When I asked Prusa about an opt-in system for designers who use Printables, he said, "We are building the Printables community by supporting the creators, and just the idea of training a model on their unique creations doesn't feel right."

Is it overly optimistic to think we can overcome these ethical hurdles? Naive even? Maybe. But now's the time for us to steer this software in the right direction. AI is simply an input/output mechanic; you put data in and you get data out. Setting guidelines early on as to what is an acceptable input will be the key to making this technology work for us. I choose to believe we can be utopian, but then, I was raised on Star Trek.

The future is bright for those with imagination

The crew of the USS Enterprise-D standing in the holodeck in front of a metal table

The Holodeck is the ultimate maker space. I can't wait for it to be real. 


Troi: Computer, show me a rectangular conference table.
La Forge It's too high. Computer, reduce the height of the table by 25 percent.
Worf No, the table was smaller. And it was inclined. Computer, decrease the table's surface area by 20 percent and incline the top 15 degrees.
Riker: No, it wasn't made of wood. It was smoother, more metallic.
Troi: Computer, make this a metal table.

The above conversation is from an episode of Star Trek: The Next Generation called Schisms, where crew members ask the Holodeck to build them a table they've all seen in their dreams. They use voice commands to slowly tweak the look and shape until they arrive at what turned out to be the examination table in a shared alien abduction.

Currently, none of today's generative AI models can handle this level of design adjustment. Iterative design will be the crowning achievement of AI-powered generative design. Without it, we can't tweak our models to be what we want them to be. I can see a future where voice-activated design will be easy, helpful and precise, something only possible with an LLM.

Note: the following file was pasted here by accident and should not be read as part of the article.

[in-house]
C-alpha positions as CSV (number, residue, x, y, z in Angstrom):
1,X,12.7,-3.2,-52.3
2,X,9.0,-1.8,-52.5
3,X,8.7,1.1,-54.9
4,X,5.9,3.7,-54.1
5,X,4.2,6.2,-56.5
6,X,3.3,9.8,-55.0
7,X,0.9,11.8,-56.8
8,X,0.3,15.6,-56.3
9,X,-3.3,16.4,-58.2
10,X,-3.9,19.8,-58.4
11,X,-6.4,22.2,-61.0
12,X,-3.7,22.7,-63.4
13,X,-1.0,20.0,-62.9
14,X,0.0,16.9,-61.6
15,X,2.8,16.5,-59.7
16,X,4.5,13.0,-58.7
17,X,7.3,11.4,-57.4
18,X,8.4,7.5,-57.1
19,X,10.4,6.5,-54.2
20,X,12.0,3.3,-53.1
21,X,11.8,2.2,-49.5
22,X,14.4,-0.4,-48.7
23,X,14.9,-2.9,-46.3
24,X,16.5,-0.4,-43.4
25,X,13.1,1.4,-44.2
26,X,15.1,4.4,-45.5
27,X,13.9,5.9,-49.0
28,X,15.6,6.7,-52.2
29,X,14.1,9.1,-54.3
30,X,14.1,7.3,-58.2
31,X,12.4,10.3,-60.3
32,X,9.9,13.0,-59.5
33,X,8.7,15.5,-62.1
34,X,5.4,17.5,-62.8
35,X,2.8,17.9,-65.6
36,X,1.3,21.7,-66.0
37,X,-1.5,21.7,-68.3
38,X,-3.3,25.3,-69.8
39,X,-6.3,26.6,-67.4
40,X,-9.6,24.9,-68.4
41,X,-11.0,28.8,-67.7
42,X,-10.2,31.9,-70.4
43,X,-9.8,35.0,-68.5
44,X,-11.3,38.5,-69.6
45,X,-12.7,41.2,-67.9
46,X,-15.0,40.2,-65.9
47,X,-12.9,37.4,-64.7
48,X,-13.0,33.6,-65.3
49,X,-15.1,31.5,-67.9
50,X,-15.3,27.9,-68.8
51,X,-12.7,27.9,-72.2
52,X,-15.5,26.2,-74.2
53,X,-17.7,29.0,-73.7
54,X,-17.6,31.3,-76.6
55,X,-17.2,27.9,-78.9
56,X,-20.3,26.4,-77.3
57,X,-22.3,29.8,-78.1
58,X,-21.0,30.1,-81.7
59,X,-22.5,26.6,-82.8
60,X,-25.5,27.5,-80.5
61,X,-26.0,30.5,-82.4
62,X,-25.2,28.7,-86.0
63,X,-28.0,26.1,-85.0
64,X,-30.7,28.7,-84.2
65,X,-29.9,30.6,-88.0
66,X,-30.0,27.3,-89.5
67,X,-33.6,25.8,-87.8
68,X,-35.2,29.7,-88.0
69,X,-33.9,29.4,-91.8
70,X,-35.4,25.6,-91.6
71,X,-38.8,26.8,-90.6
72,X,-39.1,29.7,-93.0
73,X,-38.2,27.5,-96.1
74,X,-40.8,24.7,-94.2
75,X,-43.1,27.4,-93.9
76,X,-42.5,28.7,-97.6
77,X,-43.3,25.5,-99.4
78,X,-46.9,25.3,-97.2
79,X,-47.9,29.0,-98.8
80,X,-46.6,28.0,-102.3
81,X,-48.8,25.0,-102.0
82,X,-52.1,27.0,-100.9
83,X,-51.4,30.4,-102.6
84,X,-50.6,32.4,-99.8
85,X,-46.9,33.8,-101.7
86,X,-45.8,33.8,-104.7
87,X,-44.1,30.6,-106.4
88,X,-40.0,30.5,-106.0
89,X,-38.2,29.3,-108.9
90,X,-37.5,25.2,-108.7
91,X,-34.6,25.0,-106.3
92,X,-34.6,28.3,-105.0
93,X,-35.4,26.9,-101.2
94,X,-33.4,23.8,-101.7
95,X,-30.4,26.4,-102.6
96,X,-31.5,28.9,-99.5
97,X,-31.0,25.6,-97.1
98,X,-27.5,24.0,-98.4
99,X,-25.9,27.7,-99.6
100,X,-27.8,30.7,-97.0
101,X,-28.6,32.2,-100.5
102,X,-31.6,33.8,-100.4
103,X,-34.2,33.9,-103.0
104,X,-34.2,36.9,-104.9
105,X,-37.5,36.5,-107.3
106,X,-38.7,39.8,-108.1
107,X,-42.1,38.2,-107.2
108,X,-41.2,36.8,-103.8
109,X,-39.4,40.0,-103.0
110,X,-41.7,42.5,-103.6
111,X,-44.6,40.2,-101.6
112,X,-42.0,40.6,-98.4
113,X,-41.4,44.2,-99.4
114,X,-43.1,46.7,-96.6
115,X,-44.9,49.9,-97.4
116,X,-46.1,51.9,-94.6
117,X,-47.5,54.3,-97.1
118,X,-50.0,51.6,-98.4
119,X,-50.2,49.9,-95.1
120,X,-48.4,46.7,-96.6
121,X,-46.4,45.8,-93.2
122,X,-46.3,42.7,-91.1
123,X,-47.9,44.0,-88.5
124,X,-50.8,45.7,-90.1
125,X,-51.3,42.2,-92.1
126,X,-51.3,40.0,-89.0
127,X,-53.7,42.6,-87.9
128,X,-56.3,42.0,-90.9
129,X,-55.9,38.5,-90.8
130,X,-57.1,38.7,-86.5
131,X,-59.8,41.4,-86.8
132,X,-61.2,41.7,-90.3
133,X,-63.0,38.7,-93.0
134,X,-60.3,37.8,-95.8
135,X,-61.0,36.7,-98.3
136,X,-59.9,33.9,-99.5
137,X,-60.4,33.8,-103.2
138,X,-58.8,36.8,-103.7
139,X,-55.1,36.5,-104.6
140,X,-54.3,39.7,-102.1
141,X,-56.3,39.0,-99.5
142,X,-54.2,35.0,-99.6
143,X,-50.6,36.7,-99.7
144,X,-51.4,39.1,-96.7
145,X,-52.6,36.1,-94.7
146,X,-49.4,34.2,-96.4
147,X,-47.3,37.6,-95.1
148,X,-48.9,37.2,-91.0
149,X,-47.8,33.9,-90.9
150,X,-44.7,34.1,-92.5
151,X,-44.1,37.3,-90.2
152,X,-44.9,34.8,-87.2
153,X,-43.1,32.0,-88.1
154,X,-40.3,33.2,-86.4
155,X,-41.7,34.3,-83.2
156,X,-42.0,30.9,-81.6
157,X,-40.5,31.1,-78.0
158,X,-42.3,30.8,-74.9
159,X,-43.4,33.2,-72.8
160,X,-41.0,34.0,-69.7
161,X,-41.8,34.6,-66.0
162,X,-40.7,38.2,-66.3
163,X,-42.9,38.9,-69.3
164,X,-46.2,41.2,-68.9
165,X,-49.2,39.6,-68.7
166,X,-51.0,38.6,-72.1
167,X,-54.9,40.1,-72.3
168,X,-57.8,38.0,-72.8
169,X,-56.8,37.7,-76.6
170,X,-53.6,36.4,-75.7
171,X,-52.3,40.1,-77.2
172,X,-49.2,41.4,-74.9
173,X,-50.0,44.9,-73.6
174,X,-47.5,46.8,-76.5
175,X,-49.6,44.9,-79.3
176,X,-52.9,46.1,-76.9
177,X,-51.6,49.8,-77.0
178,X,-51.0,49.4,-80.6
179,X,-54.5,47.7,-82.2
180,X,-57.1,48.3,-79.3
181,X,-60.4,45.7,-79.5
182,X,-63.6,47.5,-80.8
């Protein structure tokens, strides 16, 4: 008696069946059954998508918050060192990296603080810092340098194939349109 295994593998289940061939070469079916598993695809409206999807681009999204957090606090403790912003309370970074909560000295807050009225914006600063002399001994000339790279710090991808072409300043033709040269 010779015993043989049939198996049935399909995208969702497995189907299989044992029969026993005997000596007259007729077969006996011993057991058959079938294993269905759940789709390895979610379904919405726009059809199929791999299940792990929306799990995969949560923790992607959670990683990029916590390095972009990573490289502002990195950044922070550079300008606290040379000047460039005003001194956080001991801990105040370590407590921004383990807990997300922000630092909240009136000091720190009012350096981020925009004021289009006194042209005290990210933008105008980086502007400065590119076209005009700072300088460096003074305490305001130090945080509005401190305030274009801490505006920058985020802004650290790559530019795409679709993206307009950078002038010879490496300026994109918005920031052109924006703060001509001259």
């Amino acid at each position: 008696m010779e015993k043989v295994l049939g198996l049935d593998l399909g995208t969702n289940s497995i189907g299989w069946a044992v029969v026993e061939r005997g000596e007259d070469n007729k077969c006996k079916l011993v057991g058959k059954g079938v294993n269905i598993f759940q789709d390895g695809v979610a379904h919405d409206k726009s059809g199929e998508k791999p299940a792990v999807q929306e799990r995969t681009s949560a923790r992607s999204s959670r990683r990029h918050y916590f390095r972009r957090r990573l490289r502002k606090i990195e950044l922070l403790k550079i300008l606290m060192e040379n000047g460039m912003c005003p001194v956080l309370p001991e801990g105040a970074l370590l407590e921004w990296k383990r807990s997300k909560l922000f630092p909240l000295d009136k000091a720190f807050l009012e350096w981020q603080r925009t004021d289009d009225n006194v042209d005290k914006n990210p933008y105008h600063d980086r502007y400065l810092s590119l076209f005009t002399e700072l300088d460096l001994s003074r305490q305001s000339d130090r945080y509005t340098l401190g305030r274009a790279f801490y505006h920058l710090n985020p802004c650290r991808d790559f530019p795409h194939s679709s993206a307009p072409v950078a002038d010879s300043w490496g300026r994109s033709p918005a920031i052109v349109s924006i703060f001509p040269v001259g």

My imagination holds wonders, as do countless other people's. We simply lack the skill to move it from the brain to the real world, and, while we like to tell people that, "You can do anything you set your mind to," the grim reality is, that isn't the case. Having an AI that translates our words will democratize art in a way that's helpful for everyone.

For now, being able to generate your own 3D models won't take away from professional sculptors. If I wanted a detailed sculpt of my face, wrinkles and all, I would pay someone like Fotis Mint to do it, and it would be mind-blowing. However, if I want a "patio door handle, 30 centimeters long, 25 millimeters deep, with a round edge and two screw holes 10 centimeters in from the edge," I should be able to do that quickly and easily without commissioning someone to do it.

Though there's a lot of fear surrounding generative AI, from the conversations I've had with designers, coders and hobbyists who are looking to the future, they see AI as a tool to be used in their workflow, rather than a replacement for that work. By automating mundane tasks, or by creating something to inspire, generative AI can free up time for artists to become even better in the medium they choose.

For someone like me, whose progress is limited by constraints on time and natural talent, these same tools can help to get over the first hurdle and make it possible to bring thoughts to life.

If generative AI is here to stay, its ultimate goal should be to unleash all our creativity, but it'll be a long time, if ever, before it can replace true artistry.

Editors' note: CNET is using an AI engine to help create some stories. For more, see this post.